NEWS SCAN: Flu activity, flu vaccine study bias, Egypt's H5N1 vaccine, mapping the cold virus, Salmonella updates

Feb 13, 2009

Flu activity shows strong spike
Sixteen states reported widespread influenza activity last week, up from five the previous week, the Centers for Disease Control and Prevention (CDC) reported today. Flu activity was widespread in Colorado, Delaware, Georgia, Massachusetts, Nevada, New Hampshire, New Jersey, New York, North Carolina, Ohio, Pennsylvania, Rhode Island, South Carolina, Tennessee, Texas, and Virginia. Sixteen additional states reported regional activity. Nearly all (98.3%) influenza A/H1N1 samples that have been tested showed resistance to oseltamivir (Tamiflu).
[CDC influenza surveillance report for Feb 1-7]

Study suggests bias in flu vaccine studies
Studies on seasonal influenza vaccines that appear in prestigious medical journals are linked to industry funding, an association that doesn't appear to depend on study quality or size, according to a study published yesterday in the British Medical Journal (BMJ). The authors, basing their findings on 259 studies, found that agreement between a study's data and conclusion was more often seen in higher-quality studies, that government-funded studies were less likely to favor vaccines, and that citation levels were linked to industry funding.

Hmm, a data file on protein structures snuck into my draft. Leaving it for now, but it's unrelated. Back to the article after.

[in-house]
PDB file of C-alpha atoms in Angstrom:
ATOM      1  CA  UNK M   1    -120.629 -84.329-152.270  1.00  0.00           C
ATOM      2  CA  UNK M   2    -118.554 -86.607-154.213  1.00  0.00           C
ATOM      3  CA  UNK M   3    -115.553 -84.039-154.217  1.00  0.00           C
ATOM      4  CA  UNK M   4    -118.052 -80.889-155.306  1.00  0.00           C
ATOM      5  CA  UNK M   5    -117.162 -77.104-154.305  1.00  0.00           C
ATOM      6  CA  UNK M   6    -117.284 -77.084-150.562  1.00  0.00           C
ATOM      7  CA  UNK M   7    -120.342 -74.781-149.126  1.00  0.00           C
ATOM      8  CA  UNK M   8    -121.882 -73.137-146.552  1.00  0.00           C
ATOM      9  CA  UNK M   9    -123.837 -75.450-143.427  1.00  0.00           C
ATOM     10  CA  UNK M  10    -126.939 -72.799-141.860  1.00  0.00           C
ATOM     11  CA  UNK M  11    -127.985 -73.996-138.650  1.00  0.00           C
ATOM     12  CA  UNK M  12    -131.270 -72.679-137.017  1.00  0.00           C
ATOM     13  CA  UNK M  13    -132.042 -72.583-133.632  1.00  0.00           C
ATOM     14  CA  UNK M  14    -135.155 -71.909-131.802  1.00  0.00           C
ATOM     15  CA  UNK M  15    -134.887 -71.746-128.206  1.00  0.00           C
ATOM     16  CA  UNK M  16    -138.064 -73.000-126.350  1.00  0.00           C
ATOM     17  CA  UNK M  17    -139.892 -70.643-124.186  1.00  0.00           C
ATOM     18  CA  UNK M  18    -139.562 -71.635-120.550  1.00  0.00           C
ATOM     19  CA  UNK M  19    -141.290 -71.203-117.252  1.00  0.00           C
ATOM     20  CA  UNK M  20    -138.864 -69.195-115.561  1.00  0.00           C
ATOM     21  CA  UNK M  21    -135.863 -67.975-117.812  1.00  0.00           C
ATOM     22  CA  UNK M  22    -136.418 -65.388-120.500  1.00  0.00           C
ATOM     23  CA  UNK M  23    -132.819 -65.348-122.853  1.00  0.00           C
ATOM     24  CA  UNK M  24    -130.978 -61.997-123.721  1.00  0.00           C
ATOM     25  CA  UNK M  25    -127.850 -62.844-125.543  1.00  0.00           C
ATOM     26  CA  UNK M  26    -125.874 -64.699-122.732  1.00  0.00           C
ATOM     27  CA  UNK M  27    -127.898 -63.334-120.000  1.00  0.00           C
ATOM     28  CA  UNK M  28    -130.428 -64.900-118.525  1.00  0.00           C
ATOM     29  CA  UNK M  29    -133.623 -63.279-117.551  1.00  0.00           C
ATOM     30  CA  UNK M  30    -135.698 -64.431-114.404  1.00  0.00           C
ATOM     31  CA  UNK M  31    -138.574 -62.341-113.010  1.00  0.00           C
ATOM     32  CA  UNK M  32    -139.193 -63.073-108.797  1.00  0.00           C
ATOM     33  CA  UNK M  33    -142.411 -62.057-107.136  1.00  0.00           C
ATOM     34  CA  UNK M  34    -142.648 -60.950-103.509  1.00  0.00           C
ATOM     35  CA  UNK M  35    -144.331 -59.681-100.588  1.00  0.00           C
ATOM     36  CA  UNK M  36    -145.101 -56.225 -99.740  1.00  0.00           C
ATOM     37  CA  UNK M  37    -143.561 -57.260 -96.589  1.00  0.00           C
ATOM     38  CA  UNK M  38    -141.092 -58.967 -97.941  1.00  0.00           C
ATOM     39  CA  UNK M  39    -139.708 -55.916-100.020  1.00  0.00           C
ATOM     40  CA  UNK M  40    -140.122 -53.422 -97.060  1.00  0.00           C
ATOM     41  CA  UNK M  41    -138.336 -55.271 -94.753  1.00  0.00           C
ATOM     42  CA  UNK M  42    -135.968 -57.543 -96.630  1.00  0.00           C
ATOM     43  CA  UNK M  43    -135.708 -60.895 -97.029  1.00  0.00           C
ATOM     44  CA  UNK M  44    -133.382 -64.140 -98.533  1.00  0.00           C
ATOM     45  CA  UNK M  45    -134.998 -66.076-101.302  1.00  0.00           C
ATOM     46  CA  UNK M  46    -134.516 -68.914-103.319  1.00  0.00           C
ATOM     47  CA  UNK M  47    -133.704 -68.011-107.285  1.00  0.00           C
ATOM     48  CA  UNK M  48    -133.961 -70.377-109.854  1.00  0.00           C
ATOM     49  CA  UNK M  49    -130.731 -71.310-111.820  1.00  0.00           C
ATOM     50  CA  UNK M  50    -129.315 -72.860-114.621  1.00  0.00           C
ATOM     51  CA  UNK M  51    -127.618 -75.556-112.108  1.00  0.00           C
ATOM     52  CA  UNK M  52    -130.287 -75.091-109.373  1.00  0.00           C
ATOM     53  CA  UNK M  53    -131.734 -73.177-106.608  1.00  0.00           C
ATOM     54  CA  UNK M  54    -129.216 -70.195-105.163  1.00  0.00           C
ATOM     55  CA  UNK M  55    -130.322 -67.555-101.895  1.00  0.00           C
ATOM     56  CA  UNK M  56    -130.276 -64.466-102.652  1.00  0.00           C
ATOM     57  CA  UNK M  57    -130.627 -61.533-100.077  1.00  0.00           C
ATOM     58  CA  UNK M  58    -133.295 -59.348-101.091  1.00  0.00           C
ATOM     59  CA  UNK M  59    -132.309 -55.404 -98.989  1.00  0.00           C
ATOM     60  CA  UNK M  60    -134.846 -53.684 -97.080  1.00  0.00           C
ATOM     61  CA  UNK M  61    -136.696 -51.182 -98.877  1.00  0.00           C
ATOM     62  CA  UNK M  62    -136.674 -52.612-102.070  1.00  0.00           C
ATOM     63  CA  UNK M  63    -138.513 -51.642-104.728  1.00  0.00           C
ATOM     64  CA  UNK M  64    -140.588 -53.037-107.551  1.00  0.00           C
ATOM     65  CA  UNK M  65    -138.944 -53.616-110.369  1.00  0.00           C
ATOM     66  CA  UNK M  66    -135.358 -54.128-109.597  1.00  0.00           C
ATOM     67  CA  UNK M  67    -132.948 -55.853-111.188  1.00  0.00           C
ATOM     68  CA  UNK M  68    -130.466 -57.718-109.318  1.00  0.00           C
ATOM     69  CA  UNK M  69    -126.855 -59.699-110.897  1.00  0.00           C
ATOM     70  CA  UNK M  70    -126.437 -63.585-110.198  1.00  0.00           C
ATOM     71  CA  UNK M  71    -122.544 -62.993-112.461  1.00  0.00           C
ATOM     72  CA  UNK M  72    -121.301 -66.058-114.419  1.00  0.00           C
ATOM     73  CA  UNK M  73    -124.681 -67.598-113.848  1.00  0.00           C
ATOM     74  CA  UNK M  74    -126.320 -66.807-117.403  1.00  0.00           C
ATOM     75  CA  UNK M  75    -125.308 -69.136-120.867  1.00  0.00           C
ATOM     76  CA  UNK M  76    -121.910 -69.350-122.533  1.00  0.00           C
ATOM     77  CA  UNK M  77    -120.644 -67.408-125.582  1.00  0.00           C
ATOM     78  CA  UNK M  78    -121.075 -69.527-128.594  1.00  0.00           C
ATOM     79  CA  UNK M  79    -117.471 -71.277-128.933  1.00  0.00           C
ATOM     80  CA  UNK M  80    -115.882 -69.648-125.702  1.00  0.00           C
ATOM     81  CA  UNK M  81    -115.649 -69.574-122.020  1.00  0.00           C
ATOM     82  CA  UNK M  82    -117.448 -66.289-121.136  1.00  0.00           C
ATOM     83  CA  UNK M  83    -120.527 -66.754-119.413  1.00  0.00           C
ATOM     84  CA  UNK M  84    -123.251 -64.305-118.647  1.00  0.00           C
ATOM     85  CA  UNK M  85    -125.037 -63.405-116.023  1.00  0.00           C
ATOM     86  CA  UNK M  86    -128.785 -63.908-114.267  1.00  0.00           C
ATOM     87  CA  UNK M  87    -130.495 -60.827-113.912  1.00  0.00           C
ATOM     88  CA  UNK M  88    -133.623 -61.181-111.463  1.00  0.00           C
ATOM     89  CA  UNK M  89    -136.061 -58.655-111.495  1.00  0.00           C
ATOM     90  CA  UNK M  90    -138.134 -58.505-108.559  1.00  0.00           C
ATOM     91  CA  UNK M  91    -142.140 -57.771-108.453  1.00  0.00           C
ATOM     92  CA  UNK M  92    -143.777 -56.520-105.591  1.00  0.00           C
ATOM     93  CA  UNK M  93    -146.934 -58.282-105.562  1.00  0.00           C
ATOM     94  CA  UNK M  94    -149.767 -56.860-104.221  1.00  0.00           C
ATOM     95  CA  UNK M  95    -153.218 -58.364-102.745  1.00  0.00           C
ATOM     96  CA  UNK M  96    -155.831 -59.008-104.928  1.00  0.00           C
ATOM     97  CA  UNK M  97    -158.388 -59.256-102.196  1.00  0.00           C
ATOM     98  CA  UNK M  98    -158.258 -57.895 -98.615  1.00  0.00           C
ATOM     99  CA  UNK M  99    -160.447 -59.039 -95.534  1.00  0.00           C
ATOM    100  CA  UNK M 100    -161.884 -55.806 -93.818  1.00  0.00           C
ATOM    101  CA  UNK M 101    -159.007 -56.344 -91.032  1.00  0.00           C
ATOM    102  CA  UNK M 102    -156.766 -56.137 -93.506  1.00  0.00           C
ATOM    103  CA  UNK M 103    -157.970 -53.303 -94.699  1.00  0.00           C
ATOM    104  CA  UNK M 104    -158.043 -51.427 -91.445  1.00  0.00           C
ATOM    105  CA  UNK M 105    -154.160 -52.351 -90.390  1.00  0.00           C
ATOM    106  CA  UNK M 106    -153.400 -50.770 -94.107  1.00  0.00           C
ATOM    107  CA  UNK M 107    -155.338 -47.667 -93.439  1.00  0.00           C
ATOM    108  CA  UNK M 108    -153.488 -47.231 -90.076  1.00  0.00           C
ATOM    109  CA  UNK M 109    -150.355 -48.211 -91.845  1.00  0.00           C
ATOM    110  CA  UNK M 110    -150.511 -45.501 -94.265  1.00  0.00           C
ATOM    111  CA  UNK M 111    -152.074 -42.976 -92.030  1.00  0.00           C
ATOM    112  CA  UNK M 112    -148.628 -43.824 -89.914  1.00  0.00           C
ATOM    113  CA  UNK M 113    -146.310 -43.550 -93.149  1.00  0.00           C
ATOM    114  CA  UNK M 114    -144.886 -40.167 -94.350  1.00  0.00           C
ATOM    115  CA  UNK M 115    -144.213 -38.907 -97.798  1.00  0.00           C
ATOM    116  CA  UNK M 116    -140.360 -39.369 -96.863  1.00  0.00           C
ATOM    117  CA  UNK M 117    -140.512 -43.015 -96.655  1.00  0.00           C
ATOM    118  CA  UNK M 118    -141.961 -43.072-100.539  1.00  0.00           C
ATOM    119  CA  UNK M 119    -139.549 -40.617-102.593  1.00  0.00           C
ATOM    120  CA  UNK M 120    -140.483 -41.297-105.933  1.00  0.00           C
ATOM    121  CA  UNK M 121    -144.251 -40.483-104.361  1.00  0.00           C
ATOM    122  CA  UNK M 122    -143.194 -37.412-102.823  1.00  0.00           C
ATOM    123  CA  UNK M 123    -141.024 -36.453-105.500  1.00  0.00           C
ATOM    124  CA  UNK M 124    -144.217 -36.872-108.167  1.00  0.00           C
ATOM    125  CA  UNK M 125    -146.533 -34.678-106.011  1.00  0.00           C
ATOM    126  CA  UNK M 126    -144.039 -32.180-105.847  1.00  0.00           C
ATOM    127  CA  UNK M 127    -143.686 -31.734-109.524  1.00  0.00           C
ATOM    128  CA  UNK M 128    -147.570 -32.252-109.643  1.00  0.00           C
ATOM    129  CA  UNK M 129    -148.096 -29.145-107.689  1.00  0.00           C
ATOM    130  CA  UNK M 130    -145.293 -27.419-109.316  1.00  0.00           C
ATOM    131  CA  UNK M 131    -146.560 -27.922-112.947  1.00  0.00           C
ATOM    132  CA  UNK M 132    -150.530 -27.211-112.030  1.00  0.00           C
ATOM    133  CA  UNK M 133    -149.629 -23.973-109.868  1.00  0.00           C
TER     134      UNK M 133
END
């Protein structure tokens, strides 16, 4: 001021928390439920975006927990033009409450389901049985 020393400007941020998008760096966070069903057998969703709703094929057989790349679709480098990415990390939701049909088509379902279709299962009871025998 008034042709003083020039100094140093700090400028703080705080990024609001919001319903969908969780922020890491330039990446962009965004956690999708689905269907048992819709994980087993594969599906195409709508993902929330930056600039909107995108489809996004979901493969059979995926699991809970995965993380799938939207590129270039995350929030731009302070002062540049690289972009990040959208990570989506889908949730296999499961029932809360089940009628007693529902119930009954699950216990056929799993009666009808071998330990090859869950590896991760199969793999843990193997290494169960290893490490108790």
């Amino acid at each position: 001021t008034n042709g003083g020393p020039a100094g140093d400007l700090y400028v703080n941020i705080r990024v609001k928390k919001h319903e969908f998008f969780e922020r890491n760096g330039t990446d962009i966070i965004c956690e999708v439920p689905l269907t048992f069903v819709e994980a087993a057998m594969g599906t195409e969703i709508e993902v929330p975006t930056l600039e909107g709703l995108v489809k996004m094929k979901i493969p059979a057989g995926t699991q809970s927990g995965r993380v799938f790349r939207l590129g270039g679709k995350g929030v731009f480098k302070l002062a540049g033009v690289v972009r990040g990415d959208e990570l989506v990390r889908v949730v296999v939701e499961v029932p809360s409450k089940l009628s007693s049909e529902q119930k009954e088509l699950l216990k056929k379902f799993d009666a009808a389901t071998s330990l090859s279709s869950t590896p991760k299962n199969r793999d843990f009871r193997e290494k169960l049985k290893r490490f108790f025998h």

[Feb 12 BMJ abstract]

Egypt charts path to H5N1 vaccine
Egypt is developing its own H5N1 avian influenza vaccine, Xinhua, China's state news agency, reported today. An expert from Egypt's National Research Center told the country's Middle East News Agency that tests have shown that the vaccine protects against the H5N1 virus. He added that a contract for a vaccine production line would be drawn up within the next 2 weeks.
[Feb 13 Xinhua story]

Cold virus discovery may foreshadow new antivirals
In a development that could help researchers develop antiviral drugs to fight cold viruses, a team of researchers yesterday reported complete genetic sequences for 99 known strains of the cold virus, according to a report yesterday in Science. The National Institutes of Health–funded study also reveals how human rhinovirus type A and B species exchange information, enabling researchers to predict the pathogenicity of a cold virus.
[Feb 12 Science abstract]
[Feb 12 University of Wisconsin-Madison press release]

Salmonella cases, recall numbers rise
The number of people sickened in the nationwide peanut-related Salmonella outbreak rose to 636 cases in 44 states, the CDC reported yesterday. The latest known illness onset date was Jan 28. In other developments, Food and Drug Administration (FDA) officials sent a letter Feb 11 to its international colleagues warning them that though few countries received contaminated products from the Peanut Corporation of America, the investigation into the distribution chain could prompt more product recalls, which yesterday stood at 2,068.
[CDC investigation update]

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